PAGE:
From Chinese to Uncovering Linguistic Competence
The Chinese language has generally been understood as heavily context-dependent. Chinese speakers often leave many things unsaid and yet the unsaid parts can still be understood clearly. For instance, it is common to just say zhǔ-le 煮了’cooked’ to mean ‘someone has cooked something’. The unsaid ‘someone’ and ‘something’ can be understood from the discourse context. Our world knowledge (pragmatics) and discourse contexts help us communicate with each other. It seems that whenever something is understood, no words are needed. Yet, I will show that this is not true. Not all that are clear from contexts can be left unsaid and interpreted according to contexts. There are cases which must be verbalized (cannot be left unsaid) no matter how clear the contexts are and how redundant/wordy the utterance might sound; and there are cases unable to be interpreted in the way strongly favored by contexts or our world knowledge. This means that there are rules dictating what can be left unsaid and how to interpret the unsaid parts, reflecting Chinese speakers’ knowledge or "intuitions" about Chinese – speakers’ linguistic competence. Such linguistic competence is also demonstrated by other remarkable examples, including witty language games, smart use of language in literary works, and creation of expressions to highlight events, movements in lives and societies. Memorable instances and punch lines are often due to deviation from the common usage of the language; yet, such deviations actually must conform to the rules of the language that generate all the possible expressions and exclude what is impossible in the language.
Nonetheless, it is a challenging task to try to describe explicitly what the rules are, because knowledge about language is generally implicit. Speakers have hard-to-describe intuitions about what works/what is good vs. what does not work/what is not good in the language; but they can rarely verbalize their intuitions. Figuring out what such intuitions are and how they can be described adequately require linguists’ careful collection of data and methodical investigation of the logical possibilities and their consequences. I will demonstrate how the research methodology of formal linguistics can provide a road map to help us identify the rules and explicitly describe our intuitions about the Chinese language. With a variety of examples containing unsaid elements, I will show what the steps of such research methodology are and how to reach adequate explicit descriptions about our intuitions.
Professor Yen-hui Audrey LI (University of Southern California, Los Angeles, USA and Fellow of EURICS, Paris, France)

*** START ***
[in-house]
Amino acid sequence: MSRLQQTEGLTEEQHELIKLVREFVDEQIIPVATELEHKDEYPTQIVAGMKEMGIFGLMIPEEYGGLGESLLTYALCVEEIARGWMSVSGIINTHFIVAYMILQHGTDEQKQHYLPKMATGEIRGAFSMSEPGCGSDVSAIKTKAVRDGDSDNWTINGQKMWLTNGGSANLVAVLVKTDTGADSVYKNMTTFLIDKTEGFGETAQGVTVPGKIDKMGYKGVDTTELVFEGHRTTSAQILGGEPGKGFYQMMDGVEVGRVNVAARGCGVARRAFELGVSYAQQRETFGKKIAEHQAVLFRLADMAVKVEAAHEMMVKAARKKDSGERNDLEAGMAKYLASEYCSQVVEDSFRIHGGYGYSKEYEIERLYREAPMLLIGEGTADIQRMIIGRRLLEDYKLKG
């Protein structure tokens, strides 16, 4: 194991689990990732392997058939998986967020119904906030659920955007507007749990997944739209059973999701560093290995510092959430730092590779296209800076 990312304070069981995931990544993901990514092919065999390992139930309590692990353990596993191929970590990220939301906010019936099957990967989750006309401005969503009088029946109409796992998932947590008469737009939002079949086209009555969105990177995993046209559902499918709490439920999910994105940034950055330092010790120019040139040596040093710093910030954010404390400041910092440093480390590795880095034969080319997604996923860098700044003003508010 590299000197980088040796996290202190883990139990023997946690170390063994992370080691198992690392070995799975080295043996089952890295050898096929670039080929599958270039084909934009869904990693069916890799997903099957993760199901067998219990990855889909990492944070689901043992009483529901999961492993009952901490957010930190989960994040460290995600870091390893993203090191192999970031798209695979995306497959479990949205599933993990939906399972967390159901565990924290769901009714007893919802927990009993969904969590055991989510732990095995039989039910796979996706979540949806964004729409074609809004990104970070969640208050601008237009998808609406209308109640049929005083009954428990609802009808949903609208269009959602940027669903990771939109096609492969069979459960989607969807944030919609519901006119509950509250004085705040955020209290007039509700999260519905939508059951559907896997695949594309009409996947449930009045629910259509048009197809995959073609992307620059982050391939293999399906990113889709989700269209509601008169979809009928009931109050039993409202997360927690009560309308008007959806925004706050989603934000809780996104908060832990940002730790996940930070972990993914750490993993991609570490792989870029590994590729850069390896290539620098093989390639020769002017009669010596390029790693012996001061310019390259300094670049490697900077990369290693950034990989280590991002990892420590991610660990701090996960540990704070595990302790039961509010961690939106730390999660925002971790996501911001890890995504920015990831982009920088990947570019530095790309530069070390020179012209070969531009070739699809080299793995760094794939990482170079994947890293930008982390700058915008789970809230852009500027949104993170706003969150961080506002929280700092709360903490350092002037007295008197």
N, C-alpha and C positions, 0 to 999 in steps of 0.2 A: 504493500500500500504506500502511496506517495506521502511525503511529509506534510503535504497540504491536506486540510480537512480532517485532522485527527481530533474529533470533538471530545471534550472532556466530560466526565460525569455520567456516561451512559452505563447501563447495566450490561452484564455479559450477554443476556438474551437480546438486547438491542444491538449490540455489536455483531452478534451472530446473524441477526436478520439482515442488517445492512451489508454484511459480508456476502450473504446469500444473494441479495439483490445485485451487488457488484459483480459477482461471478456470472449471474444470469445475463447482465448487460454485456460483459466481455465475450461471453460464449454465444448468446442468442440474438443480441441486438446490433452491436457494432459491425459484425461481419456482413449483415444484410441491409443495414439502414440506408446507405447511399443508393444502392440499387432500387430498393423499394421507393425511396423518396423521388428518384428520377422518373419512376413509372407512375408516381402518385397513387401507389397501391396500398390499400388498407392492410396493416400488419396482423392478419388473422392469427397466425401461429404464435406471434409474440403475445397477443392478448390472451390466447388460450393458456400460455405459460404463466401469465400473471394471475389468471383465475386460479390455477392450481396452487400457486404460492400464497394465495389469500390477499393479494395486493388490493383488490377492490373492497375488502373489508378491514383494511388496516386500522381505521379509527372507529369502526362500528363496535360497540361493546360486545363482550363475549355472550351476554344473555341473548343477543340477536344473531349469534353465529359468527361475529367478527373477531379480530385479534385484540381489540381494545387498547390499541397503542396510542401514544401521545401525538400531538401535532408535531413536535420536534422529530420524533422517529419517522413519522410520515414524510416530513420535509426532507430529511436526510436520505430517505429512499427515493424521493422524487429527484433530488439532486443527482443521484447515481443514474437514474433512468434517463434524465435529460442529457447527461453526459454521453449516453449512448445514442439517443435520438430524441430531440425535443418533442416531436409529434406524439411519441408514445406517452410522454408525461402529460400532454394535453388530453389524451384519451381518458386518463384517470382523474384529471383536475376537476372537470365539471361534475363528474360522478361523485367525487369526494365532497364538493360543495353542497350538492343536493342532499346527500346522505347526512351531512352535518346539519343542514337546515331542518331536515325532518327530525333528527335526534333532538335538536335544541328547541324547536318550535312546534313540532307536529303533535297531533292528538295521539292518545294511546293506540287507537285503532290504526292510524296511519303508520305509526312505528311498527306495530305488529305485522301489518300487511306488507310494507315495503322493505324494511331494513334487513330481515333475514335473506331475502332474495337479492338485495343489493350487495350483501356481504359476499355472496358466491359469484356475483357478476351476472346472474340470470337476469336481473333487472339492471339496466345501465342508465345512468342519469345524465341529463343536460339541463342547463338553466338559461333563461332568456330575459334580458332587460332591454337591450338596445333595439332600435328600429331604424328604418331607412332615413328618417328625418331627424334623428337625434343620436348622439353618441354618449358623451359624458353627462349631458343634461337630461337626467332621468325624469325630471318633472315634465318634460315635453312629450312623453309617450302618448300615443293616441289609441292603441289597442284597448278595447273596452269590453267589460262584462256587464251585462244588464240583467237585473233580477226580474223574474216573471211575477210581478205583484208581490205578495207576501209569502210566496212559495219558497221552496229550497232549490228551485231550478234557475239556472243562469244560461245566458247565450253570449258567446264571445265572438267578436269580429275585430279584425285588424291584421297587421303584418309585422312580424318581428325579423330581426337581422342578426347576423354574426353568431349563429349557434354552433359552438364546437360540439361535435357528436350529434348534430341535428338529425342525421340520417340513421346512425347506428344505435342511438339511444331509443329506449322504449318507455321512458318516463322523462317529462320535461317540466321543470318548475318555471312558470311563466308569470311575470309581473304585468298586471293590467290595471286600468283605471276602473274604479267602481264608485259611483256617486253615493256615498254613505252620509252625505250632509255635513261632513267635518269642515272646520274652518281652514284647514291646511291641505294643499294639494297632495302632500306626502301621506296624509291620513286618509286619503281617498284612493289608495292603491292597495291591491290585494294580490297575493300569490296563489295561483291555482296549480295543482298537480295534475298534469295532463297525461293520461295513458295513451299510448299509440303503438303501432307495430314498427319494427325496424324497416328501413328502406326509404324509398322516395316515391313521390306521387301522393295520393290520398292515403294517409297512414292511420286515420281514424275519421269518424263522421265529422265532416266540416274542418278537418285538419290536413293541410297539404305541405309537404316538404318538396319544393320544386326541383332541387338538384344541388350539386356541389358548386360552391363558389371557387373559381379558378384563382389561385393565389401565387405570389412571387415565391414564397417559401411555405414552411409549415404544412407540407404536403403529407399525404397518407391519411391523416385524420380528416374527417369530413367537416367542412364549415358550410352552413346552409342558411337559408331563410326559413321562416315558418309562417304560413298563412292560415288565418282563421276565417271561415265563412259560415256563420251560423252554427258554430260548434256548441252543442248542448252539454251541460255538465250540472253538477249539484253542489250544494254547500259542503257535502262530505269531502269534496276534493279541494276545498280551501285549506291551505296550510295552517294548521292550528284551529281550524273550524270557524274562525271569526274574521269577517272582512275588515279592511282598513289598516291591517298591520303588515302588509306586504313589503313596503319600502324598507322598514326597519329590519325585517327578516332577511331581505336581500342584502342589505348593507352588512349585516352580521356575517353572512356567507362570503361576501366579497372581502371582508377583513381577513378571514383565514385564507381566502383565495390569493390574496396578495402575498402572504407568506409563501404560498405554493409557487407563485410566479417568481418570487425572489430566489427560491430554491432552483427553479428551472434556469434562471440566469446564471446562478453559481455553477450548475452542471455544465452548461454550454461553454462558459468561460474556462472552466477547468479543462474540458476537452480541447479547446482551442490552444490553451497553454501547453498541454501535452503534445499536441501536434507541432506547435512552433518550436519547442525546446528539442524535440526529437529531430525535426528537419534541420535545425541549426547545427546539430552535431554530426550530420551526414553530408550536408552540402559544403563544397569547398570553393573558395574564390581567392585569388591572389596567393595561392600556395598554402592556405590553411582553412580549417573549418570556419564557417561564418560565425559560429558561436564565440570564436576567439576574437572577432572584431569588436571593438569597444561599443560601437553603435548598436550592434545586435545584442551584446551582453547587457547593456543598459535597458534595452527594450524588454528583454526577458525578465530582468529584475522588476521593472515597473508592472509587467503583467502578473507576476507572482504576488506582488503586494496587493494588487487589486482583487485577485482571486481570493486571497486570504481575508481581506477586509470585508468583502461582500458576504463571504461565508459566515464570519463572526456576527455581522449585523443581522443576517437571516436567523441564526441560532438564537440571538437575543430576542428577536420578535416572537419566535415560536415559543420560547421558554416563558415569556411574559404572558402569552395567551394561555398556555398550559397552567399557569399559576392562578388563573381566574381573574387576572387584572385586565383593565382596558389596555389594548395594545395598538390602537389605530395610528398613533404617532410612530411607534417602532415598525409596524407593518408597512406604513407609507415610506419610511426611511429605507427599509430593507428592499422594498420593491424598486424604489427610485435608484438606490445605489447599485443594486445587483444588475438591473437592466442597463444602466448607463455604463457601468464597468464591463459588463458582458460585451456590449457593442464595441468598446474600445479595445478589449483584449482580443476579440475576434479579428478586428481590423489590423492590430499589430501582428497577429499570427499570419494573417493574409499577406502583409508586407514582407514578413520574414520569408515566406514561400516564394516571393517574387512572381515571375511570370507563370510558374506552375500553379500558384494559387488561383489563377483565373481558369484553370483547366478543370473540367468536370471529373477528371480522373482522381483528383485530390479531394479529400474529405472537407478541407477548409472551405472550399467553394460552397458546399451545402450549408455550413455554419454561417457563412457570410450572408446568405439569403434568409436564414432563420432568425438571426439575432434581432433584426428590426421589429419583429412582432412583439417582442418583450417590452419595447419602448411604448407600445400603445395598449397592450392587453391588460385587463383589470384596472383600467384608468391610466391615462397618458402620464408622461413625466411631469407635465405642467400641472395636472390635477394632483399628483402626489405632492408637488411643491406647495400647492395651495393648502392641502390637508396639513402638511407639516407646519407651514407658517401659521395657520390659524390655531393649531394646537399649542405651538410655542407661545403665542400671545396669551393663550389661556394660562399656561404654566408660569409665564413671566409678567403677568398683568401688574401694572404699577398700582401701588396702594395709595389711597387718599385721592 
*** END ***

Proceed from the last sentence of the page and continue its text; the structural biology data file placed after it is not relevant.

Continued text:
Professor Waltraud PAUL (CRLAO, France)
Professor Alain Peyraube (CNRS & EHESS, CRLAO, France)
Professor Yen-hui Audrey Li received her Ph.D. in Linguistics in 1985 from the University of Southern California (Los Angeles, USA). She has been professor since 2001 at the same university where she also headed the department of “East Asian Languages and Culture” from 2004 to 2007 and again from 2014 to 2018. She has (co-)authored 6 books and co-edited 4 books, published refereed 45 articles and 25 book chapters, mainly on the syntax and semantics of Chinese from the generative perspective. Prof. Li was an invited fellow of EURICS from 3rd to 15th December, 2021.
Professor Waltraud Paul has been a researcher at the CNRS (Centre national de la recherche scientifique i.e., the French National Center for Scientific Research) and affiliated with the CRLAO (Centre de recherches linguistiques sur l’Asie orientale = “Center for linguistic research on East Asia”) since 1994. Her main interest is the syntax of modern Mandarin, with occasional excursions into the diachronic syntax of Chinese. For more information, cf. her webpage at http://crlao.ehess.fr/index.php?177 .Professor Alain Peyraube is Emeritus Research Director at the CNRS and Directeur d’études at the EHESS, Paris, France. He is Honorary Professor at the Peking University and Distinguished member of the Chinese Academy of Social Sciences, as well as a member of the European Academy (Academia Europaea) since 2006. As a specialist in Chinese historical syntax and linguistic typology of Sinitic languages, A. Peyraube has authored five books and over two hundred articles.
Image credits: The Metropolitan Museum (New York, USA); Title: Poem Written in a Boat on the Wu River; Calligrapher: Mi Fu (Chinese, 1051–1107); Period: Northern Song dynasty (960–1127); Date: ca. 1095; Medium: Handscroll; ink on paper; Credit Line: Gift of John M. Crawford Jr., in honor of Professor Wen Fong, 1984.